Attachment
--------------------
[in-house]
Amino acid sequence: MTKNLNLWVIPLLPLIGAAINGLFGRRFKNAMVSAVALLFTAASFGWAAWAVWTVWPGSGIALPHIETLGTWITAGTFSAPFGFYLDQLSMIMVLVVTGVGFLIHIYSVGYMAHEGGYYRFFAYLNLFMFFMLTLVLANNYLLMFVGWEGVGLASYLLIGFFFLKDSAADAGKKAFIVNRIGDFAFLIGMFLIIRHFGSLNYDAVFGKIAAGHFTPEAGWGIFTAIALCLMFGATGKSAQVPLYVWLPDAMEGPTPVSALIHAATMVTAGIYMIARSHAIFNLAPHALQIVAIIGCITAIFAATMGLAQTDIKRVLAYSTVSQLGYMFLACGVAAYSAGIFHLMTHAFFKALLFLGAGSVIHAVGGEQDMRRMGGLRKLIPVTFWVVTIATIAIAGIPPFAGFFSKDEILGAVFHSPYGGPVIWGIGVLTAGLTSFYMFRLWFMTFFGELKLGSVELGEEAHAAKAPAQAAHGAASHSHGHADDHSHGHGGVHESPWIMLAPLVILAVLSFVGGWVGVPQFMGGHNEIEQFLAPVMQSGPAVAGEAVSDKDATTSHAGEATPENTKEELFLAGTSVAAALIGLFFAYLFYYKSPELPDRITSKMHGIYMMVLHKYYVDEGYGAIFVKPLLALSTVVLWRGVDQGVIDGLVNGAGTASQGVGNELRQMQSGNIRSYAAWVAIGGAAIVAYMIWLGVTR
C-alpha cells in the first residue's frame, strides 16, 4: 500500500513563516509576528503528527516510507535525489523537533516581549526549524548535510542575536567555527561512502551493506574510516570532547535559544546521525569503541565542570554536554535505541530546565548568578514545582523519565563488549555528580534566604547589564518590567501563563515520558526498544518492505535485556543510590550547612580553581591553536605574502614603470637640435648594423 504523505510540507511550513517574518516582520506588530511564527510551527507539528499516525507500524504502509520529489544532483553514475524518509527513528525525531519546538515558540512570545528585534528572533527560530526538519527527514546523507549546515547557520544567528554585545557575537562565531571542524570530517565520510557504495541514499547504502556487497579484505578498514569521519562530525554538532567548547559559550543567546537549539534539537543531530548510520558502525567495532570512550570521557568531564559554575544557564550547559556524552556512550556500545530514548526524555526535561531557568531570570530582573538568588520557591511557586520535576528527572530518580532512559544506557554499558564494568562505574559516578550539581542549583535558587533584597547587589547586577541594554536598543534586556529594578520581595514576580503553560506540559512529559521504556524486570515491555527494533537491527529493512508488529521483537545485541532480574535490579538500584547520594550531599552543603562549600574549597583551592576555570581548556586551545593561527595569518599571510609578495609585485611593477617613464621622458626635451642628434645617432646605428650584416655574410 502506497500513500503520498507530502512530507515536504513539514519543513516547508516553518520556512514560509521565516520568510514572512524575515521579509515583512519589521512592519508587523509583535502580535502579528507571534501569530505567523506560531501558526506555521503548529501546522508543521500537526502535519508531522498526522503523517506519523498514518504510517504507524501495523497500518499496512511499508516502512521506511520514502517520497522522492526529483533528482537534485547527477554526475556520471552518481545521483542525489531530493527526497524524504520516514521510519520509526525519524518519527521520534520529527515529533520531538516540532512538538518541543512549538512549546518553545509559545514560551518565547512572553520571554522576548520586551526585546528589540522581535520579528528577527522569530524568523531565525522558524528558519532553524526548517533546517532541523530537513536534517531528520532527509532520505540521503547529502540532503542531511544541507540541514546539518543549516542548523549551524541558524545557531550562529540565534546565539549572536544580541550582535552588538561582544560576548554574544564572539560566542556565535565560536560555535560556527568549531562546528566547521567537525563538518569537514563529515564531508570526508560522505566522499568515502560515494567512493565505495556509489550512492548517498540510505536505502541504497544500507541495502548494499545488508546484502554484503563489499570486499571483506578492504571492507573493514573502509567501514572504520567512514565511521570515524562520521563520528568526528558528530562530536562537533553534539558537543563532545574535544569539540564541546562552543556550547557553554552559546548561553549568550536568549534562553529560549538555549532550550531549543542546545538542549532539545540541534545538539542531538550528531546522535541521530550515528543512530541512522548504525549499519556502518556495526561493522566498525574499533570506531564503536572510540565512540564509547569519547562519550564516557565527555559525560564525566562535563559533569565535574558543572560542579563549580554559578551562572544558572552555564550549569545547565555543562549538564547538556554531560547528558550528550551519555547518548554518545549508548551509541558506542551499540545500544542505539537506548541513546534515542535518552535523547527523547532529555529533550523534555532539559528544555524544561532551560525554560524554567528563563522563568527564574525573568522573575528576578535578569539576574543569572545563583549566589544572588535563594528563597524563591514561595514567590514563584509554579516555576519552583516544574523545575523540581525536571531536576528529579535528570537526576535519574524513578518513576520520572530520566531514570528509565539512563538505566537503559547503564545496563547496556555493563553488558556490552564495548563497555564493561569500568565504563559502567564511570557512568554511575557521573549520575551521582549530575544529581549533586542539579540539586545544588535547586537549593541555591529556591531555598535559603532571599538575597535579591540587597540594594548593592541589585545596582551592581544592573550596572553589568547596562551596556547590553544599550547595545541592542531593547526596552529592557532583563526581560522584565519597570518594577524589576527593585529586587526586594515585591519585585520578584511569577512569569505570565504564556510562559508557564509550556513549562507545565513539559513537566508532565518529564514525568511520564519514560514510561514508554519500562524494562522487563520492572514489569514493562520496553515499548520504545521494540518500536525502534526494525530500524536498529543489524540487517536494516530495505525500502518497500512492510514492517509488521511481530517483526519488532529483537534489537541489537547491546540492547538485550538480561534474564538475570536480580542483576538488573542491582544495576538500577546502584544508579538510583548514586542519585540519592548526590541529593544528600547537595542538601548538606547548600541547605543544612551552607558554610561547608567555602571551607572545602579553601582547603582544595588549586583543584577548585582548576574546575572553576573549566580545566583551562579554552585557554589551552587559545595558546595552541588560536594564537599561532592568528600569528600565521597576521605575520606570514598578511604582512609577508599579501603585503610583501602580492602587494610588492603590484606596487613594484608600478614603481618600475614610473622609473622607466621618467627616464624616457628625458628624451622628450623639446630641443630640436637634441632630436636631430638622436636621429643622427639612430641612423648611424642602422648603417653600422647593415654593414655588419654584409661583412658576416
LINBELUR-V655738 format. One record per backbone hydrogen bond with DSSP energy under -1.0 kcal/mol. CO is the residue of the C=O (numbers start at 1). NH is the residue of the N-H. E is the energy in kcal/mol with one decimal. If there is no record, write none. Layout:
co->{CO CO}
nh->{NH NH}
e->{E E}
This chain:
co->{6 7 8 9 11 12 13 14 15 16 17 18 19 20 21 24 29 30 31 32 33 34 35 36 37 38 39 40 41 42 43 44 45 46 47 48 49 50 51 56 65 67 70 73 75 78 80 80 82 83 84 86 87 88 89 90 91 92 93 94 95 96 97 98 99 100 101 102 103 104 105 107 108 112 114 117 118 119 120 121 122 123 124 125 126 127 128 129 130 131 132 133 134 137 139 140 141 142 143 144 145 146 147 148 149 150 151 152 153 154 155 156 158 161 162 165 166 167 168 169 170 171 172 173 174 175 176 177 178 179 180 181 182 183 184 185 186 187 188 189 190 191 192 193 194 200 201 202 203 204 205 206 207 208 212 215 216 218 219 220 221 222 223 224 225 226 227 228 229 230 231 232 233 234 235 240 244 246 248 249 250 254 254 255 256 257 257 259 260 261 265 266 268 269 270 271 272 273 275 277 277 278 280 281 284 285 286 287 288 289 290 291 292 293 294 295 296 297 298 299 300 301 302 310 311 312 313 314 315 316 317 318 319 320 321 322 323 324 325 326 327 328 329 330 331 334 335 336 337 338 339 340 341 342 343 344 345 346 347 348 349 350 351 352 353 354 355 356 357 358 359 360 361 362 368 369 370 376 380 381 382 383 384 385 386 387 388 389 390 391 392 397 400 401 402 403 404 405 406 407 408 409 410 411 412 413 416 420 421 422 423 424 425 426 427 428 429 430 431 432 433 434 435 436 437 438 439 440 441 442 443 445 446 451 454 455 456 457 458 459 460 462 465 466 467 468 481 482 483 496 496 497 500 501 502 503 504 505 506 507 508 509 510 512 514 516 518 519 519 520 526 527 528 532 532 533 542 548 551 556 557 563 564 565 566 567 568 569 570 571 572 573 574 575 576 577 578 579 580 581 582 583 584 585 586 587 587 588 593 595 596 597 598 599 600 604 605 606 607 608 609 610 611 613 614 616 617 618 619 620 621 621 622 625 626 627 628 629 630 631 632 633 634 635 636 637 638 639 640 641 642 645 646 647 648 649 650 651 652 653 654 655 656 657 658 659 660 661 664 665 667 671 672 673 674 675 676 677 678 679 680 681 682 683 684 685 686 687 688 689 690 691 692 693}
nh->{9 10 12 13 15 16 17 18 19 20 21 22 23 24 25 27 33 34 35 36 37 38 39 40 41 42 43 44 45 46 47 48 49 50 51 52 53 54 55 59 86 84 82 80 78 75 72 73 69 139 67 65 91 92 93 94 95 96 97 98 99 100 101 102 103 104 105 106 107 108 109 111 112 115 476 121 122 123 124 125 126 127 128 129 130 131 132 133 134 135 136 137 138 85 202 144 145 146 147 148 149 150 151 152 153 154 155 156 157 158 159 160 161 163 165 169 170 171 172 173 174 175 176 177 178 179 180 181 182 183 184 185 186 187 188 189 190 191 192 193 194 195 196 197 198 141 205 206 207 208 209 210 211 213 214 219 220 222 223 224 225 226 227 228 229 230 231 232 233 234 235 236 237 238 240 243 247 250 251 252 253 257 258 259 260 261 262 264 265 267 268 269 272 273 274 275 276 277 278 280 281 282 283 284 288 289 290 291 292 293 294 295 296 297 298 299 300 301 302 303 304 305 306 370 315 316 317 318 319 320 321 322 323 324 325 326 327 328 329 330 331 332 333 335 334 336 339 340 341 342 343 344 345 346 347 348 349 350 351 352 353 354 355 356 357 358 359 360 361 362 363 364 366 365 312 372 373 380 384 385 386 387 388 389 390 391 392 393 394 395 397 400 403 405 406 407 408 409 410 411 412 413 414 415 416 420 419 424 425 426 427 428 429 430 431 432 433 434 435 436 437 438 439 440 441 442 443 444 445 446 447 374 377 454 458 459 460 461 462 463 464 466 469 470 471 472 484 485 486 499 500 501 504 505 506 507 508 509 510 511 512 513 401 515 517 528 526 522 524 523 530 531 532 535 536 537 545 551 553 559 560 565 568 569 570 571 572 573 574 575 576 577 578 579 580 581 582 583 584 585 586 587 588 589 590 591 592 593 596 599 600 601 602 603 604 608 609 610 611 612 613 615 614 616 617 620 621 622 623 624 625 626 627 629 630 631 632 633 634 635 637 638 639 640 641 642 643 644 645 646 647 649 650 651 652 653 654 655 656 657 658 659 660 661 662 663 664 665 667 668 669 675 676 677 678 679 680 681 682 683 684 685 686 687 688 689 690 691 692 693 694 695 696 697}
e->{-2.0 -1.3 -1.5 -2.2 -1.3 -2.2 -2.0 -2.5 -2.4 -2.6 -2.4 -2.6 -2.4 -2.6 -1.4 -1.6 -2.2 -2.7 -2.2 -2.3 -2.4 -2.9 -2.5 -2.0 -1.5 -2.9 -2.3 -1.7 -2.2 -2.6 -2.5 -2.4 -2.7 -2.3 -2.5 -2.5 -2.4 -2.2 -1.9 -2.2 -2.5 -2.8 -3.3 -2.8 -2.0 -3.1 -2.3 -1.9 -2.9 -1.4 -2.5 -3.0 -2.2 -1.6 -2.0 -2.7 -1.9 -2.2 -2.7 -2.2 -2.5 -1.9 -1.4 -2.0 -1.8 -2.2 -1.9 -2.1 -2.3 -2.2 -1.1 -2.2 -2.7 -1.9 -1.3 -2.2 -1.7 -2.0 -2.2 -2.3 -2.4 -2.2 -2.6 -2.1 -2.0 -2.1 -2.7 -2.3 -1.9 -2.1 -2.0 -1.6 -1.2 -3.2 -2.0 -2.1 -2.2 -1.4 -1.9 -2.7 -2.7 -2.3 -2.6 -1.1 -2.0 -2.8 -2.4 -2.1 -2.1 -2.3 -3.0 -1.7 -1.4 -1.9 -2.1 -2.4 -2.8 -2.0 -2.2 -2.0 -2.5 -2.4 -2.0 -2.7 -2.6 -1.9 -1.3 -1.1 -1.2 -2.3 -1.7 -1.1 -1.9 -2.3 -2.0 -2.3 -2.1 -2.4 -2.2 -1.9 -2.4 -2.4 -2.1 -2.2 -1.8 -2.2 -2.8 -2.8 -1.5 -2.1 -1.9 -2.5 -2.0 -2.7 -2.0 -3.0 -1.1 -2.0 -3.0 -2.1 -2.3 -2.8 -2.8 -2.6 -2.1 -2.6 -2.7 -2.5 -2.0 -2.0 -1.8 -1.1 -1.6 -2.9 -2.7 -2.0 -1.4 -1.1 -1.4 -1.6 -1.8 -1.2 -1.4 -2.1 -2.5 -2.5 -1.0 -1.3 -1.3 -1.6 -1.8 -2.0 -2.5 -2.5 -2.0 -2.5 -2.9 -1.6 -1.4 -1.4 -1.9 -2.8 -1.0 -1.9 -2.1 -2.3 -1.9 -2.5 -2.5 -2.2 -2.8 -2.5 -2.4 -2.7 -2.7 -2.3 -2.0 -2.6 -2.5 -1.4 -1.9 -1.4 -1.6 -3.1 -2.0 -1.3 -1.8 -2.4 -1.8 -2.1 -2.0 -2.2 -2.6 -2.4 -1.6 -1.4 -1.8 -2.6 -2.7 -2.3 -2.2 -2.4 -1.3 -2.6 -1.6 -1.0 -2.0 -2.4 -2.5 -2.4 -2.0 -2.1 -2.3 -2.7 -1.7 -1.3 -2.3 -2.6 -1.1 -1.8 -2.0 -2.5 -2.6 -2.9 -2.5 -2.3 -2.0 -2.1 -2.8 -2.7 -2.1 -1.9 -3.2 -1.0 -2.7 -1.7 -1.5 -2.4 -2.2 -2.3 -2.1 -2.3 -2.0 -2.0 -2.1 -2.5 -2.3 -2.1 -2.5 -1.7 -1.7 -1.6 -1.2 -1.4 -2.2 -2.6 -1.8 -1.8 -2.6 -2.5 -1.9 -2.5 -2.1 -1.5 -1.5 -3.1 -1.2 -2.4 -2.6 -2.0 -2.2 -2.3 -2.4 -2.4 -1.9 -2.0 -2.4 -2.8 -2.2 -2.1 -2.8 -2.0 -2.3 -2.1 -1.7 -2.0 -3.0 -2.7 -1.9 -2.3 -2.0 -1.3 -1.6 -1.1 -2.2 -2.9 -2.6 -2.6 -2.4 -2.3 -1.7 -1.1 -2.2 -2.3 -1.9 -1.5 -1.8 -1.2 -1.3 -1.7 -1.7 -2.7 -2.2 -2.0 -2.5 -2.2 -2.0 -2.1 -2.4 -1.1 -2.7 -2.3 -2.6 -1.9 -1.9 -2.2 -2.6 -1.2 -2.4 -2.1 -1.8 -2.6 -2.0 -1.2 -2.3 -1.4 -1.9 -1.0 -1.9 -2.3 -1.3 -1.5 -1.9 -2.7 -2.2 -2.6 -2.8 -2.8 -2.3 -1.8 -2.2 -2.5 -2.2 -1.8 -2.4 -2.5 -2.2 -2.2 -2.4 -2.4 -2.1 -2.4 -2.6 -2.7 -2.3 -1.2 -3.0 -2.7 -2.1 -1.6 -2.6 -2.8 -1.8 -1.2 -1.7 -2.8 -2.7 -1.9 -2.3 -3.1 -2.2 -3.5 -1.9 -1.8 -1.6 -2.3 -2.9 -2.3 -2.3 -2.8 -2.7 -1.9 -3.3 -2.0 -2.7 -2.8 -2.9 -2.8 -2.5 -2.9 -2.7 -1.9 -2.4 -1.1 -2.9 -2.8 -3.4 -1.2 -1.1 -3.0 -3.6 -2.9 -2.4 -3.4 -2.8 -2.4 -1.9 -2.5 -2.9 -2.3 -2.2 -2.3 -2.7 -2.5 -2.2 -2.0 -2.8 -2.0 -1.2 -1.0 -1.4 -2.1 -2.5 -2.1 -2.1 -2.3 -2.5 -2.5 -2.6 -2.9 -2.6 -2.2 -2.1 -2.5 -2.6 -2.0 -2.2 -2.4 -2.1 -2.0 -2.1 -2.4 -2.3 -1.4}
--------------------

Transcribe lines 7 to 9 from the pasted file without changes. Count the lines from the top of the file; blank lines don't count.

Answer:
e->{E E}
This chain:
co->{6 7 8 9 11 12 13 14 15 16 17 18 19 20 21 24 29 30 31 32 33 34 35 36 37 38 39 40 41 42 43 44 45 46 47 48 49 50 51 56 65 67 70 73 75 78 80 80 82 83 84 86 87 88 89 90 91 92 93 94 95 96 97 98 99 100 101 102 103 104 105 107 108 112 114 117 118 119 120 121 122 123 124 125 126 127 128 129 130 131 132 133 134 137 139 140 141 142 143 144 145 146 147 148 149 150 151 152 153 154 155 156 158 161 162 165 166 167 168 169 170 171 172 173 174 175 176 177 178 179 180 181 182 183 184 185 186 187 188 189 190 191 192 193 194 200 201 202 203 204 205 206 207 208 212 215 216 218 219 220 221 222 223 224 225 226 227 228 229 230 231 232 233 234 235 240 244 246 248 249 250 254 254 255 256 257 257 259 260 261 265 266 268 269 270 271 272 273 275 277 277 278 280 281 284 285 286 287 288 289 290 291 292 293 294 295 296 297 298 299 300 301 302 310 311 312 313 314 315 316 317 318 319 320 321 322 323 324 325 326 327 328 329 330 331 334 335 336 337 338 339 340 341 342 343 344 345 346 347 348 349 350 351 352 353 354 355 356 357 358 359 360 361 362 368 369 370 376 380 381 382 383 384 385 386 387 388 389 390 391 392 397 400 401 402 403 404 405 406 407 408 409 410 411 412 413 416 420 421 422 423 424 425 426 427 428 429 430 431 432 433 434 435 436 437 438 439 440 441 442 443 445 446 451 454 455 456 457 458 459 460 462 465 466 467 468 481 482 483 496 496 497 500 501 502 503 504 505 506 507 508 509 510 512 514 516 518 519 519 520 526 527 528 532 532 533 542 548 551 556 557 563 564 565 566 567 568 569 570 571 572 573 574 575 576 577 578 579 580 581 582 583 584 585 586 587 587 588 593 595 596 597 598 599 600 604 605 606 607 608 609 610 611 613 614 616 617 618 619 620 621 621 622 625 626 627 628 629 630 631 632 633 634 635 636 637 638 639 640 641 642 645 646 647 648 649 650 651 652 653 654 655 656 657 658 659 660 661 664 665 667 671 672 673 674 675 676 677 678 679 680 681 682 683 684 685 686 687 688 689 690 691 692 693}